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Every day is dish duty for ceramicist Grace Jennings
Forget maître d’s and booked restaurants: Grace Jennings’s dream dinner is one where she’s made everything on the table. And given that she earned a fine arts degree from Clemson University and an F&B management degree from Culinary Institute of Charleston, that’s well within her reach. Indeed, Jennings boasts kitchen and kiln skills galore, thanks to a few years working with local chef John Ondo and an apprenticeship at CBFB Tablescapes, an area biz that creates plates (and more) for restaurants including Husk, 492, and Básico. Now out on her own, the ceramicist has made tableware for Cannon Green and for sale at the Preservation Society of Charleston. We popped into her Clements Ferry Road studio to get the dish on her dinnerware.
Finding her feet: I did some paint-your-own pottery when I was younger, but Clemson was the first place I got to work with wet clay from scratch. I was sold. As an art major, it drove me crazy to spend so much time on one painting or drawing. What I love with ceramics is that you put the clay in front of you, give it your best shot, and then it’s on to the next one.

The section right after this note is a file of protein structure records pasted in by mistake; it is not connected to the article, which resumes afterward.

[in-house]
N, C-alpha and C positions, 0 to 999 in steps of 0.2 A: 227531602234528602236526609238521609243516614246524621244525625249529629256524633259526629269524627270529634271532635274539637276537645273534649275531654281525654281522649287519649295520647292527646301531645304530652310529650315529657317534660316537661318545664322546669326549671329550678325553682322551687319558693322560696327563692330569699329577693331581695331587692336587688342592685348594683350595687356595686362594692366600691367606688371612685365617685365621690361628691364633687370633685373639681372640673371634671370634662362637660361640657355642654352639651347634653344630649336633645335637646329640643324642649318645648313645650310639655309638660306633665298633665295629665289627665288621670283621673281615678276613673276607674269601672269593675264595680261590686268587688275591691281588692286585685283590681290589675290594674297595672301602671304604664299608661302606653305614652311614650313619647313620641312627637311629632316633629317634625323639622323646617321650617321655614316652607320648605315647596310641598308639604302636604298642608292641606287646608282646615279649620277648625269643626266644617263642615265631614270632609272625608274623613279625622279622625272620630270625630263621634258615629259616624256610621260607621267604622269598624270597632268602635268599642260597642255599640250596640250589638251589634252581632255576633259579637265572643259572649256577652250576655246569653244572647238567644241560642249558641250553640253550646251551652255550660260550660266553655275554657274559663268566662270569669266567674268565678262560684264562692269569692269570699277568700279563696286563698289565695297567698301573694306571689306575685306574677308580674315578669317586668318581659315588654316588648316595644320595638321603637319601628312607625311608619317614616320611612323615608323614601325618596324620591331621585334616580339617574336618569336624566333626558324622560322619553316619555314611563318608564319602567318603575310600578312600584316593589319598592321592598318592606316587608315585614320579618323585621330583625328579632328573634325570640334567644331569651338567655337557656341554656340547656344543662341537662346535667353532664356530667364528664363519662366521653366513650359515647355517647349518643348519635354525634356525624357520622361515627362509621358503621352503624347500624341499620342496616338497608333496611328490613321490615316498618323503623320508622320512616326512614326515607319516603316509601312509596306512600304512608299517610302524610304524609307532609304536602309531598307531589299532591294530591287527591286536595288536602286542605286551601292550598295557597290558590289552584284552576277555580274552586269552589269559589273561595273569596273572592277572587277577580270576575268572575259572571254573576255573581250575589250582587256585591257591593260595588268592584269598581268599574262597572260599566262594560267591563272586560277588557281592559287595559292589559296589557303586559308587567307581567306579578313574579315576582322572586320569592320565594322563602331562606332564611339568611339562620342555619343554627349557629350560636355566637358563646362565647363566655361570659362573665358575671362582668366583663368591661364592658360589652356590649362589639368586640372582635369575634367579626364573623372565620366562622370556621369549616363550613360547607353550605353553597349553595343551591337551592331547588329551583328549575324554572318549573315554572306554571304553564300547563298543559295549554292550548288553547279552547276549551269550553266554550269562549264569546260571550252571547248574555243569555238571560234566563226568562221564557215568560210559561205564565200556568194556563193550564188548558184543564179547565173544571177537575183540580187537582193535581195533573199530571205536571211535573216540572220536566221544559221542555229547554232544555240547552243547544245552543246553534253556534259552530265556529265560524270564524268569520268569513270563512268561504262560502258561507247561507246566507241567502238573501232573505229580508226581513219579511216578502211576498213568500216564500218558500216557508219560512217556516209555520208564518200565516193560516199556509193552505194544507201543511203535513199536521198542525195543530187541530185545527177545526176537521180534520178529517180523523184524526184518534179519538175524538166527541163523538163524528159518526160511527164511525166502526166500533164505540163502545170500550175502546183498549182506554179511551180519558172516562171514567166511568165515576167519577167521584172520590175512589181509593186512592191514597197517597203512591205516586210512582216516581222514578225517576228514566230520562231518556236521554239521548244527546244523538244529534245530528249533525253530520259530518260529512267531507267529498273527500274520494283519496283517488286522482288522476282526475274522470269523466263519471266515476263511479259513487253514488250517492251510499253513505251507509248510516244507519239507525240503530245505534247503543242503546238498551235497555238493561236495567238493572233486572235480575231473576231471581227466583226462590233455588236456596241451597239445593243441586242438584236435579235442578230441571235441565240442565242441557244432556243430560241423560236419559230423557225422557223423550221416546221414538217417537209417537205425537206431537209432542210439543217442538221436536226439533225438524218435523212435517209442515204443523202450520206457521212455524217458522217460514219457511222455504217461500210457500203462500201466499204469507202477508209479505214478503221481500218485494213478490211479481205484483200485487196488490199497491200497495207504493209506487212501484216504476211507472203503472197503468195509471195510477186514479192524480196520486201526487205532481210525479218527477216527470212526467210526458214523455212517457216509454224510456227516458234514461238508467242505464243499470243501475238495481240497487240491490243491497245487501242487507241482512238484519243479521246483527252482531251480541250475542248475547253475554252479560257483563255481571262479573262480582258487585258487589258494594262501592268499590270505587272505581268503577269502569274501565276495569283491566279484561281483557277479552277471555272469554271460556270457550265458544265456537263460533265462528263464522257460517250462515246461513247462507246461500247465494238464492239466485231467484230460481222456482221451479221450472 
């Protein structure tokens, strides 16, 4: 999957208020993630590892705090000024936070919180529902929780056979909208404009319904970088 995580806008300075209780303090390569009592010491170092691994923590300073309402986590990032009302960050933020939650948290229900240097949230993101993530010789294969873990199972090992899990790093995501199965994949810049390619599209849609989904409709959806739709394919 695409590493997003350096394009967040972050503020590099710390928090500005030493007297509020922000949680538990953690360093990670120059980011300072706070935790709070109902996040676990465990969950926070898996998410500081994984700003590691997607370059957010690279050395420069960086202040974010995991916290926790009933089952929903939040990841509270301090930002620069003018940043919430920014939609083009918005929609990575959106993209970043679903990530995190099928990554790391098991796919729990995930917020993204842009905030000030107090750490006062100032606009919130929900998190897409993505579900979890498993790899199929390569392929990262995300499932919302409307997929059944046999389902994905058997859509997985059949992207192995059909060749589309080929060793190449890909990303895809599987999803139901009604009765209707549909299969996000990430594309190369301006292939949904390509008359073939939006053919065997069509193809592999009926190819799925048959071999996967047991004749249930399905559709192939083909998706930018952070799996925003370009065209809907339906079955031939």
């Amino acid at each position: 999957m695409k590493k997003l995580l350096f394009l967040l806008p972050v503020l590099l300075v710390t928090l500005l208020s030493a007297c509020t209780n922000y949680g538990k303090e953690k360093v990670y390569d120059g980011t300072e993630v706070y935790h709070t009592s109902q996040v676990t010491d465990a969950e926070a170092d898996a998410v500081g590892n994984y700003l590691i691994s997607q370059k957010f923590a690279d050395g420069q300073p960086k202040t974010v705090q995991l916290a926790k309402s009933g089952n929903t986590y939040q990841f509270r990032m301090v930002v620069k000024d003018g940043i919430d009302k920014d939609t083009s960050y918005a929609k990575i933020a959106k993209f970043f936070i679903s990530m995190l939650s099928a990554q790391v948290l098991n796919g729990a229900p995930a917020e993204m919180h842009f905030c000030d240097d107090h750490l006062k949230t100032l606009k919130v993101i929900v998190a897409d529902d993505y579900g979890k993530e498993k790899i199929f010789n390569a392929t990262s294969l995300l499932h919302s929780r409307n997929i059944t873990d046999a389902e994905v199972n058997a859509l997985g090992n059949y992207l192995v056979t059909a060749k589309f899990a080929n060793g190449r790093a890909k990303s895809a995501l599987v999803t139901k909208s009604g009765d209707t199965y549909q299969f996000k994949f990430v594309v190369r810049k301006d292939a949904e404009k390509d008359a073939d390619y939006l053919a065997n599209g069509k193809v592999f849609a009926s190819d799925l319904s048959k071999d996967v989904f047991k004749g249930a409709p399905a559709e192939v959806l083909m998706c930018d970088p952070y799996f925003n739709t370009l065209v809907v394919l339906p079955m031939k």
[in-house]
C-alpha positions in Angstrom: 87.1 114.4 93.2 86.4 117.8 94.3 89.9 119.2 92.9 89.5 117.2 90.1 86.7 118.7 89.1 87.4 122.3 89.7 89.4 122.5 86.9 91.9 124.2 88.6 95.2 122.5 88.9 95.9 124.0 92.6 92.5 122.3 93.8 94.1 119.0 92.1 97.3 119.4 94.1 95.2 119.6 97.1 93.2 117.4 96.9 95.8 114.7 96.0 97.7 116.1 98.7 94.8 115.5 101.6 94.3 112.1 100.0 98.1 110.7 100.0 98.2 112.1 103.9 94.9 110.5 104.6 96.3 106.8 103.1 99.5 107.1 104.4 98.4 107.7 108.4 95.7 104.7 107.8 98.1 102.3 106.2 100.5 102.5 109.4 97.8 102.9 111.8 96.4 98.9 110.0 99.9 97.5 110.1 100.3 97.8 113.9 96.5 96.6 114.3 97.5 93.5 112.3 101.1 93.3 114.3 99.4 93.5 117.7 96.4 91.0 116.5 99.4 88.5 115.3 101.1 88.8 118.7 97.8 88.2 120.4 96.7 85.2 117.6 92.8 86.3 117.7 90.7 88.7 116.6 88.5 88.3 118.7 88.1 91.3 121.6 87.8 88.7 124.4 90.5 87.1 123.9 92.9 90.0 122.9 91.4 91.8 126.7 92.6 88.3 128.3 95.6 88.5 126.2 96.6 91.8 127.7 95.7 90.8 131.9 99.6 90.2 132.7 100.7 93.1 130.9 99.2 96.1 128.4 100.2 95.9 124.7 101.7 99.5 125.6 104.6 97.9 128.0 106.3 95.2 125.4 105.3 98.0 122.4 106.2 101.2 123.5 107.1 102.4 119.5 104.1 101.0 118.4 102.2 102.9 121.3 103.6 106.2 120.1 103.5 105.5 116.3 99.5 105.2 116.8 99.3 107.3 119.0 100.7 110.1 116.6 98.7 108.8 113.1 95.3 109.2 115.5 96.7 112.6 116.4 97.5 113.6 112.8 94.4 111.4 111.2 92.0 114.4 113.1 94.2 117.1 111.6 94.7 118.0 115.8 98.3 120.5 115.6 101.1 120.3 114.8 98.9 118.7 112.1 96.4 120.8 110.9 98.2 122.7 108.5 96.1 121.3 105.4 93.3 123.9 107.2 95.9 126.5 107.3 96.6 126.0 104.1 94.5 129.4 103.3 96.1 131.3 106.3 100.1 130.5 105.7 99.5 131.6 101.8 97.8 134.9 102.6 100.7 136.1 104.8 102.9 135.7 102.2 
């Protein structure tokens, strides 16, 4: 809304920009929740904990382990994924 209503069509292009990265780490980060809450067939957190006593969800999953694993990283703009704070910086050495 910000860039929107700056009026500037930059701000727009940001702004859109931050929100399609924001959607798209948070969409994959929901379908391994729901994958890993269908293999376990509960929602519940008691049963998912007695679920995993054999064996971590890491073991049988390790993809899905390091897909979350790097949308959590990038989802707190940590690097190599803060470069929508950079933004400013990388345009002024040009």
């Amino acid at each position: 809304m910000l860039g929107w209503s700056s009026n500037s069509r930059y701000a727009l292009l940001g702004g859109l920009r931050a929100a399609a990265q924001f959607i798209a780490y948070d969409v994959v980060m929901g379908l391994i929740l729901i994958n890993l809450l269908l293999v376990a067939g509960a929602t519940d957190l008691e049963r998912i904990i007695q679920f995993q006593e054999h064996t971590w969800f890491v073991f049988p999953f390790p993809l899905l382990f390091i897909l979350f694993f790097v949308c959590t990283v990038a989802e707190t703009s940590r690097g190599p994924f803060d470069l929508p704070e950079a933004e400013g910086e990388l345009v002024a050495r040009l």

Molding a career: I found out that CBFB Tablescapes needed an extra set of hands and, before I knew it, I was getting paid as a potter. I couldn’t believe it!
Repetitive motion: As an apprentice, I really loved working on my muscle memory. Husk doesn’t need just one plate; it needs hundreds. You learn a lot from doing the same movements over and over.
A new spin: Each batch of clay has a different personality. Natural materials fluctuate, or maybe the clay suppliers stopped digging in Tennessee and started sourcing material from Kentucky to save costs.
The bigger picture: Ceramics is really physical, and I’ve learned tricks for making the process work for my size. I’ve always wanted to get into serving pieces, so I spent some time in Asheville this past fall working with artists who make large bowls and plates. Before that, I felt limited to working with eight or nine pounds of clay. Now I’m up to 25.
Practical matters: As an artist, functionality can sometimes be limiting. Some of the potters I admire use materials that could be toxic in dinnerware. My work has to be food safe, and most of my pieces have to be stackable, since kitchens need to store them in a smart way.
Tricks of the trade: Glaze recipes are developed from scratch, a lot like food recipes—except you can’t taste-test them! In fact, when I buy a new tool, like a whisk, spatula, or mixing bowl, I typically buy one for my studio and one for my kitchen.
Work in progress: I’m still finding my identity. Currently, I’m inspired by the ocean and use lots of gold. But the pieces in my mind are so much more than what I’m limited to now. I feel like there’s a lifetime of work to be done.